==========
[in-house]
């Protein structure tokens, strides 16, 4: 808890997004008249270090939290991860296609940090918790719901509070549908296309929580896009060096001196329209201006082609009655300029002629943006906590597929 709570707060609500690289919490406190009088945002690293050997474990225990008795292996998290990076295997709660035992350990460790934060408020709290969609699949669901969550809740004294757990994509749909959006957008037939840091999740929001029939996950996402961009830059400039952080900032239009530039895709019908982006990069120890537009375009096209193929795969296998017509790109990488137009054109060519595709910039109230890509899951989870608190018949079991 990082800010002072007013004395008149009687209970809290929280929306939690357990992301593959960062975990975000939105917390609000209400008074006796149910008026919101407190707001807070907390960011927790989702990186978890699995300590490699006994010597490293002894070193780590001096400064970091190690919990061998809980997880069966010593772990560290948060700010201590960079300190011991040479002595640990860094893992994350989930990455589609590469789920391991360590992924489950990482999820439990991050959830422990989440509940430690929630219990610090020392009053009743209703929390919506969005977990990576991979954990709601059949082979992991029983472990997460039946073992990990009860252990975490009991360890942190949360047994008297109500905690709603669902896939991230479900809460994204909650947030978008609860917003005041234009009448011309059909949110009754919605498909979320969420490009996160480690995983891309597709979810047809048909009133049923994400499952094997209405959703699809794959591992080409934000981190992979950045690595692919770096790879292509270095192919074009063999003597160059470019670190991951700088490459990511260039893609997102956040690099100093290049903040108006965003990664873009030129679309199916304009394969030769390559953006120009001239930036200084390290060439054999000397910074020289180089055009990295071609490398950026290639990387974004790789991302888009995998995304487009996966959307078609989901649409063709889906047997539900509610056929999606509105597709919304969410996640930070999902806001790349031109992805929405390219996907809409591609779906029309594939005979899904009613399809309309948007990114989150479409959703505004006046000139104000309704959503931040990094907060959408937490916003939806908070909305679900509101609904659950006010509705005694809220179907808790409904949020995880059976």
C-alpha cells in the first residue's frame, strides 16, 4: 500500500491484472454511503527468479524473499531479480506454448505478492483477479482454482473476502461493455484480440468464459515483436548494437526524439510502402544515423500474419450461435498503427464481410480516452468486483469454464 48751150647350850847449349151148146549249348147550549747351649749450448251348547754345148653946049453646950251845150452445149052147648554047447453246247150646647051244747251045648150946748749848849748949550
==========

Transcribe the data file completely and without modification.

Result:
[in-house]
């Protein structure tokens, strides 16, 4: 808890997004008249270090939290991860296609940090918790719901509070549908296309929580896009060096001196329209201006082609009655300029002629943006906590597929 709570707060609500690289919490406190009088945002690293050997474990225990008795292996998290990076295997709660035992350990460790934060408020709290969609699949669901969550809740004294757990994509749909959006957008037939840091999740929001029939996950996402961009830059400039952080900032239009530039895709019908982006990069120890537009375009096209193929795969296998017509790109990488137009054109060519595709910039109230890509899951989870608190018949079991 990082800010002072007013004395008149009687209970809290929280929306939690357990992301593959960062975990975000939105917390609000209400008074006796149910008026919101407190707001807070907390960011927790989702990186978890699995300590490699006994010597490293002894070193780590001096400064970091190690919990061998809980997880069966010593772990560290948060700010201590960079300190011991040479002595640990860094893992994350989930990455589609590469789920391991360590992924489950990482999820439990991050959830422990989440509940430690929630219990610090020392009053009743209703929390919506969005977990990576991979954990709601059949082979992991029983472990997460039946073992990990009860252990975490009991360890942190949360047994008297109500905690709603669902896939991230479900809460994204909650947030978008609860917003005041234009009448011309059909949110009754919605498909979320969420490009996160480690995983891309597709979810047809048909009133049923994400499952094997209405959703699809794959591992080409934000981190992979950045690595692919770096790879292509270095192919074009063999003597160059470019670190991951700088490459990511260039893609997102956040690099100093290049903040108006965003990664873009030129679309199916304009394969030769390559953006120009001239930036200084390290060439054999000397910074020289180089055009990295071609490398950026290639990387974004790789991302888009995998995304487009996966959307078609989901649409063709889906047997539900509610056929999606509105597709919304969410996640930070999902806001790349031109992805929405390219996907809409591609779906029309594939005979899904009613399809309309948007990114989150479409959703505004006046000139104000309704959503931040990094907060959408937490916003939806908070909305679900509101609904659950006010509705005694809220179907808790409904949020995880059976």
C-alpha cells in the first residue's frame, strides 16, 4: 500500500491484472454511503527468479524473499531479480506454448505478492483477479482454482473476502461493455484480440468464459515483436548494437526524439510502402544515423500474419450461435498503427464481410480516452468486483469454464 48751150647350850847449349151148146549249348147550549747351649749450448251348547754345148653946049453646950251845150452445149052147648554047447453246247150646647051244747251045648150946748749848849748949550